Excess toys, clothes, games overload. Minimalism helps children to be calm, reasonable, focused. This does not mean that only white walls and one toy should be left in the children's room, but the ability to do small has its advantages.
The chaos of a closet full of clothes, boxes stuffed with toys have a negative effect on the psyche. Uncertainty, anxiety, behavioral problems arise where there are many options but not enough time. Minimalism in parenting involves less material but more fun. Then the children will have:
Research shows that fewer toys can help children focus and play longer with one toy. The child learns to concentrate. Let it be boring sometimes, but the daily routine will remain. Nothing will be distracting after school. Clutter creates stress, as does the constant request to "put away toys."
… Minimalism will teach you to value what you already have. When the assortment is small, the guys love their toys, cherish them like a treasure. The need to exchange, share, in turn, develops social and communication skills.
When there is nothing to do in the room, the kids go outside in search of friends. Comrades, nature, outdoor games, sports - all this is worth adapting to a minimalist lifestyle.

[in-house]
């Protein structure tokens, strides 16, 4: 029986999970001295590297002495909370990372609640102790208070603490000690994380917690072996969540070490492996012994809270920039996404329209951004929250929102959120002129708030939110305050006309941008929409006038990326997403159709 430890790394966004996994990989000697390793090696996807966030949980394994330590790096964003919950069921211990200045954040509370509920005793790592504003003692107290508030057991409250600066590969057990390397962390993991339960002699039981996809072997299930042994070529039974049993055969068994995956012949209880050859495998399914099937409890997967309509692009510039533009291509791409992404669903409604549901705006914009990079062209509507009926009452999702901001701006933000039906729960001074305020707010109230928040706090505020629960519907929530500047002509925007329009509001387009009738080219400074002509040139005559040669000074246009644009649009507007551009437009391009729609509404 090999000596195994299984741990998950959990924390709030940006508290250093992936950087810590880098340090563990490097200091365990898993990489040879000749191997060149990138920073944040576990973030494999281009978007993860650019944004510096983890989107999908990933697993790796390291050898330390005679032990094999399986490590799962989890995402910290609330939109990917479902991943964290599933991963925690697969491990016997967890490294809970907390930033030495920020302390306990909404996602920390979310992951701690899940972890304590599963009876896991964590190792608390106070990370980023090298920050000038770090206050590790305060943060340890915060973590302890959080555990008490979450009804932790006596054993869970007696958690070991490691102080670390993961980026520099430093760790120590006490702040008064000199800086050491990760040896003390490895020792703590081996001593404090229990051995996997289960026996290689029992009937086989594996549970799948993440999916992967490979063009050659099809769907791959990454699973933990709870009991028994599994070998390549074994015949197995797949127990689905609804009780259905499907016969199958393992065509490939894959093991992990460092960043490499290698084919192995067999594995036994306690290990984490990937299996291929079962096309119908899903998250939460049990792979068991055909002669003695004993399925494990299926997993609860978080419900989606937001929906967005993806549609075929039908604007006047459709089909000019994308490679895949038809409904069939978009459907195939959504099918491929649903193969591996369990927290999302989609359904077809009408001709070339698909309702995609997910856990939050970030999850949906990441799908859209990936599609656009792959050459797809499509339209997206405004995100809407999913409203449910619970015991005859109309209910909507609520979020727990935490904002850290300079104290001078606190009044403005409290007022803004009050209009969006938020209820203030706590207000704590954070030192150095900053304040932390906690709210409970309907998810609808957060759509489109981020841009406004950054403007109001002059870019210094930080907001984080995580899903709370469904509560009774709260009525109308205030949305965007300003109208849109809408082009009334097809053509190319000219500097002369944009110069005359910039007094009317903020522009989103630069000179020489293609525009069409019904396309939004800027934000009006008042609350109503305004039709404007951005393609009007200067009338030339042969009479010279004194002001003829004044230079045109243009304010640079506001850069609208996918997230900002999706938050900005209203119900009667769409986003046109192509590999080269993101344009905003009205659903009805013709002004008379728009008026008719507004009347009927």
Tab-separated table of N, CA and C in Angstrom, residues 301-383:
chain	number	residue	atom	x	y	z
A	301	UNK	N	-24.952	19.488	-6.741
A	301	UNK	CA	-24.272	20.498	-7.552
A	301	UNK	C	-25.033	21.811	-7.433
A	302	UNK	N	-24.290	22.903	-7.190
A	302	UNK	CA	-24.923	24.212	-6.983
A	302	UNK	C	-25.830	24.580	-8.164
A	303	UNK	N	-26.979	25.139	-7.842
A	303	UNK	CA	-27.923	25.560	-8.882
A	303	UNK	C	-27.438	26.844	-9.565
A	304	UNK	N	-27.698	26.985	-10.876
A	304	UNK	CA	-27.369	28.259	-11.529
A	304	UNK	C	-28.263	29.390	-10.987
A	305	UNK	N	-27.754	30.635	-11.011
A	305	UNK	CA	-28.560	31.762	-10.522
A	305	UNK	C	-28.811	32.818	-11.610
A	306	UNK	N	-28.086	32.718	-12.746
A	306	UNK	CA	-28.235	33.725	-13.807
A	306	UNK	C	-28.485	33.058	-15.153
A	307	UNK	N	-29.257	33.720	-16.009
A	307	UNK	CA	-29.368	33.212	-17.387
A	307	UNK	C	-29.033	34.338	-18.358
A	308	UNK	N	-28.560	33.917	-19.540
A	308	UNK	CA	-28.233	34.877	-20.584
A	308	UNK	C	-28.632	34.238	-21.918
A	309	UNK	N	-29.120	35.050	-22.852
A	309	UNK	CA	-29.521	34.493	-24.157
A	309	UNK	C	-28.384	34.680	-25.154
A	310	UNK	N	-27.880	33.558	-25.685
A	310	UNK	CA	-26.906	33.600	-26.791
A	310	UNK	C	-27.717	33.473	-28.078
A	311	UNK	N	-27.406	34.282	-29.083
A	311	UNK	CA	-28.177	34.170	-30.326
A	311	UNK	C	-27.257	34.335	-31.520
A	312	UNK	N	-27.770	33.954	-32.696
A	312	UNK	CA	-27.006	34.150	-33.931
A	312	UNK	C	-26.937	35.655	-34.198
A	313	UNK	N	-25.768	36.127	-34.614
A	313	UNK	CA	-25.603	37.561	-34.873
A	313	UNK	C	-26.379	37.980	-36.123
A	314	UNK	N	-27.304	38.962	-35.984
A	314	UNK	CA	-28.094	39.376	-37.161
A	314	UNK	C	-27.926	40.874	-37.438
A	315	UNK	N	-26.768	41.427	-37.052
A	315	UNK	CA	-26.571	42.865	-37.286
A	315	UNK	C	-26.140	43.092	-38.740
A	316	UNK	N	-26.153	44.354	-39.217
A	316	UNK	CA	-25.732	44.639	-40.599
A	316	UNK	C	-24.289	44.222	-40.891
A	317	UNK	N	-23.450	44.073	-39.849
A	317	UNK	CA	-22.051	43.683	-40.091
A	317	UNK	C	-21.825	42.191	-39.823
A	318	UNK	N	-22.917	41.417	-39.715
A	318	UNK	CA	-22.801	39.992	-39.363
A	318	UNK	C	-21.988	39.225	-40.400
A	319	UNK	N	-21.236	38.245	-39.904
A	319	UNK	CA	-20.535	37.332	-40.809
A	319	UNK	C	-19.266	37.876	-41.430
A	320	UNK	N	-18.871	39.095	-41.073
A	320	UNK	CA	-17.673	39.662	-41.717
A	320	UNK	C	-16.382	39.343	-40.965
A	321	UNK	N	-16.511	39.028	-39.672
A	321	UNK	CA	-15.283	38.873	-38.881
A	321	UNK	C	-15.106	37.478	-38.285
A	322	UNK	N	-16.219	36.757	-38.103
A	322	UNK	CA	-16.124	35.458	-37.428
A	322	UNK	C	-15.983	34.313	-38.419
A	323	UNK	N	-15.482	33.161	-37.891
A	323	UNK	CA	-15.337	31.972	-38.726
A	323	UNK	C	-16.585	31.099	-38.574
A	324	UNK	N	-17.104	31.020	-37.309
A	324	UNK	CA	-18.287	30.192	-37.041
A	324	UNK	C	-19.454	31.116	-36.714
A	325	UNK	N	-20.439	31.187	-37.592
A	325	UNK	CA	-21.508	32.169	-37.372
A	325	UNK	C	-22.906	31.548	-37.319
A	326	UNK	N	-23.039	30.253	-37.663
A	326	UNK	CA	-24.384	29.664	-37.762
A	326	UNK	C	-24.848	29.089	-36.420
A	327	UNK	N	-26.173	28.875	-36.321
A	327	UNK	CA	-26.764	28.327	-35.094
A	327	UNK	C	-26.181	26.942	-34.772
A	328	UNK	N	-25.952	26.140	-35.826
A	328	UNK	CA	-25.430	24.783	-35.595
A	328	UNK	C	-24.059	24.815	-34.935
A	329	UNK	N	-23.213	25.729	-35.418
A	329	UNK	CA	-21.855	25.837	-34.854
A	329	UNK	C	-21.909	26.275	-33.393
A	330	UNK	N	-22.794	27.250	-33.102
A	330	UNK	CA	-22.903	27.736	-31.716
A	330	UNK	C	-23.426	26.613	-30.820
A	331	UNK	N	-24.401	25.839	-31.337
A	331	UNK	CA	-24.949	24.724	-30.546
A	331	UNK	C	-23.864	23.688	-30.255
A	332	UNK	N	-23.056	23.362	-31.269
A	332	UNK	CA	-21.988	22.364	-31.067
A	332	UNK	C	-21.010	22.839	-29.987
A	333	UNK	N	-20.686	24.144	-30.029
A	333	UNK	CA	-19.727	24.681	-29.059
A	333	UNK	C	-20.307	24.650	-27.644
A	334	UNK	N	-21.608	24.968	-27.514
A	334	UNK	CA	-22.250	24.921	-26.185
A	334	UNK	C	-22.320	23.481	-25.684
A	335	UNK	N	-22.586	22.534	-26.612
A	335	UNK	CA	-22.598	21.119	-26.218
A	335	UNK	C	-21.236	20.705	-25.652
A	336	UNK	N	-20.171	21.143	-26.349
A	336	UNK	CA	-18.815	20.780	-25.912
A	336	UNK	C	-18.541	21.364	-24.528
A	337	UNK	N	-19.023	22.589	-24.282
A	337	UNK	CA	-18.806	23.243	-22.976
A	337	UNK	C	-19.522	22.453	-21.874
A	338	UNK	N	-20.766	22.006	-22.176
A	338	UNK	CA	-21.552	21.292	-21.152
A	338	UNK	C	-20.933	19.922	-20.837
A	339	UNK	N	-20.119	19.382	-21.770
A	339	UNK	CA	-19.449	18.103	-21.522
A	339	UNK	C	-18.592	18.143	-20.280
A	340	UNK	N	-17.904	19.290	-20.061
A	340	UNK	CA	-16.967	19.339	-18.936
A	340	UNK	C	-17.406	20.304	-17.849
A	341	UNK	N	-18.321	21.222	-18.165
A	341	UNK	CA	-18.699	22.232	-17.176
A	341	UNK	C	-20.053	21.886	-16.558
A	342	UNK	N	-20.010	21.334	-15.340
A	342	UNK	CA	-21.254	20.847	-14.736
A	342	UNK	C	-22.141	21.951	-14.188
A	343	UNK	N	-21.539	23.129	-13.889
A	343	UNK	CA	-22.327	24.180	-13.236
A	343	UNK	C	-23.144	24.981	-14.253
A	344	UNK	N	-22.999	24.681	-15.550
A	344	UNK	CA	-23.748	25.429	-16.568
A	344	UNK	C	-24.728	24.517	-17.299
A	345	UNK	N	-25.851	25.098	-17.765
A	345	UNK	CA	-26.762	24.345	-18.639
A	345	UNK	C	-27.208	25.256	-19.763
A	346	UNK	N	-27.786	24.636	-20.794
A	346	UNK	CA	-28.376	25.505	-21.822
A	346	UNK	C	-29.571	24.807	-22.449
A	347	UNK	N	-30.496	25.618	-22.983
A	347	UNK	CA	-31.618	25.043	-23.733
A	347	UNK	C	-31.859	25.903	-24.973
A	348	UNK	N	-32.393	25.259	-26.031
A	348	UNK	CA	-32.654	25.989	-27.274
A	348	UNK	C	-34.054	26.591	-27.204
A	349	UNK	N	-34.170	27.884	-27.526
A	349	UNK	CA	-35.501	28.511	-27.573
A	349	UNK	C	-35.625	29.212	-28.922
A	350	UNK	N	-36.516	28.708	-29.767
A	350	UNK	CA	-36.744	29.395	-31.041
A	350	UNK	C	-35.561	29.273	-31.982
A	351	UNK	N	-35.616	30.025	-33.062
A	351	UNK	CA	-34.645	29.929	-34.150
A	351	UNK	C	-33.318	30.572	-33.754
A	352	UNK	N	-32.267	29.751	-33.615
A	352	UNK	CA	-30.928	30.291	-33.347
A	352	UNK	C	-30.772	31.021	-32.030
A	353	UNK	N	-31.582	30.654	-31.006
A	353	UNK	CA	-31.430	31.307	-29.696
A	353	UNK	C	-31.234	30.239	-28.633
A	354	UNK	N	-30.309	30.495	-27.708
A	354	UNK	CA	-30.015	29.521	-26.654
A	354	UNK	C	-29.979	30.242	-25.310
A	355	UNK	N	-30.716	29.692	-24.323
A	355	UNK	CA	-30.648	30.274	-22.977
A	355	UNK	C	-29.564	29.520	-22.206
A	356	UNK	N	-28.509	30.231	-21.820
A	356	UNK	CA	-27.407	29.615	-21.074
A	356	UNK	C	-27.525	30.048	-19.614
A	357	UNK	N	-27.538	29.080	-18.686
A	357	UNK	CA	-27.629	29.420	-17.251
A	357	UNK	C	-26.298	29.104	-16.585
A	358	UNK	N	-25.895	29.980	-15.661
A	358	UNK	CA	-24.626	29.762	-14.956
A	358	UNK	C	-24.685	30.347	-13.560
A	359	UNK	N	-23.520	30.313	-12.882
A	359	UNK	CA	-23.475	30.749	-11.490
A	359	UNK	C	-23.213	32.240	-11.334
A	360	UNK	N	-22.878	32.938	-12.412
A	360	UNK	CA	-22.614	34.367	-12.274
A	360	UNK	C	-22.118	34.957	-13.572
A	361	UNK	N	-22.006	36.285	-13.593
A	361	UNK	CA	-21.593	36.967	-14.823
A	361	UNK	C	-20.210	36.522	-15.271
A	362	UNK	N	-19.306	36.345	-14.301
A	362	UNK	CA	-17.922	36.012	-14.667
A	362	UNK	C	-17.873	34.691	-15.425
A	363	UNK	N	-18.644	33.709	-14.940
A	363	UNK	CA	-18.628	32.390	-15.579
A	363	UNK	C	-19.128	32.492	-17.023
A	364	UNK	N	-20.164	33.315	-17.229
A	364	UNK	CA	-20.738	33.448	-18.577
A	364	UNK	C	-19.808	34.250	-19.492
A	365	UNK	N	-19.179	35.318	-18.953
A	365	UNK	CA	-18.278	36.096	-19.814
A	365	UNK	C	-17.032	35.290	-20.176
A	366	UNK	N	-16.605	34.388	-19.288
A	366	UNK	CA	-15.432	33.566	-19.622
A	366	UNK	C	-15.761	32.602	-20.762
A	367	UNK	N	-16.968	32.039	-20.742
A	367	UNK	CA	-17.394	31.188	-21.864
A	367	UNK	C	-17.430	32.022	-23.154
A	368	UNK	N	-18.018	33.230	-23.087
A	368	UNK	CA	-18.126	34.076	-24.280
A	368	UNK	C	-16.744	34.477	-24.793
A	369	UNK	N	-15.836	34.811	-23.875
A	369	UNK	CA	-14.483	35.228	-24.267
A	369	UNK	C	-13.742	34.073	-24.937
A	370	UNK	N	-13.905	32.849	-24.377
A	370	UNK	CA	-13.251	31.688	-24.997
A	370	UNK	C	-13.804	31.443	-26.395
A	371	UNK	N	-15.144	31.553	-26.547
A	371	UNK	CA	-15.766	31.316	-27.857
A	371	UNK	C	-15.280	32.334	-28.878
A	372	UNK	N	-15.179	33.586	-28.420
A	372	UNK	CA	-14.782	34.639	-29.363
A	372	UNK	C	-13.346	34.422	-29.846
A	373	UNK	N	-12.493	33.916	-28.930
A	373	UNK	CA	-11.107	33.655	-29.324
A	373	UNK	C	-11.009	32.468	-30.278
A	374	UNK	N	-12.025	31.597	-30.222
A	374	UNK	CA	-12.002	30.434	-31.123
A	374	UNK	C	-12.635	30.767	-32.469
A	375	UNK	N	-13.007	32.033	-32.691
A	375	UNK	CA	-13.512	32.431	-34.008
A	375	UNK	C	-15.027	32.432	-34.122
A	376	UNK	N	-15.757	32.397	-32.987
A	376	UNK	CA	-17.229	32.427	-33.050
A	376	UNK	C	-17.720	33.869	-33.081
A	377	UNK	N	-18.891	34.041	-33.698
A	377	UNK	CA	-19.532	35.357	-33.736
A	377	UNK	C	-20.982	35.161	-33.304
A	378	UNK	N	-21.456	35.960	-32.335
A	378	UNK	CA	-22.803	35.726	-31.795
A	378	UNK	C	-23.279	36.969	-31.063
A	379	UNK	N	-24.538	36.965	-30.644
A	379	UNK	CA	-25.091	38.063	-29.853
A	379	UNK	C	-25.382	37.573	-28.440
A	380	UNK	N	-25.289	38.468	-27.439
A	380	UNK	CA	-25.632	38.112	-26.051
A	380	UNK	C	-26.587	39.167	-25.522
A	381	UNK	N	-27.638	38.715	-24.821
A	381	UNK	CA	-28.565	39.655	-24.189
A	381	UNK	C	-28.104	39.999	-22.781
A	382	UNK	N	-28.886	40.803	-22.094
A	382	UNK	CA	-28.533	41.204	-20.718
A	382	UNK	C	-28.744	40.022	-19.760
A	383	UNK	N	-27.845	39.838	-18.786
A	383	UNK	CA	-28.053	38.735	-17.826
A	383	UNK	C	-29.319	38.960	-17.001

… Lack of entertainment turns on a childish fantasy: pillows turn into forts, boxes become cars. The guys create funny scenes and situations to play. They invent from the material at hand that which is lacking in life. The imagination develops. Less choice means more creative solutions.
… The limit forces you to choose toys carefully, spend money judiciously or ask for gifts for the holidays. Shopping doesn't have to be impulsive. Gradually, children learn about consumerism, advertising. Learn to handle money. They ask themselves questions about the benefits, quality, practicality of things.
Watching a movie, playing a board game, or reading a book out loud gives parents the chance to bond with their child and make friends.
Children understand that shopping frivolously will not make them happy. They know how to enjoy the little things. More often they choose activities and experiences: family vacations, meeting friends, a trip to their grandmother.
In order to understand which toys to keep and which ones to get rid of, observe. Children learn through play. Toys are learning tools. Watch for at least a week. Calculate: what the baby loves, what develops him, what just takes place in the nursery. Get rid of unnecessary things with your child.
Reducing the number of toys should never be a punishment. It's a liberation for everyone involved - kids love change too. Experiencing emptiness and boredom, they quickly find how to return to the game.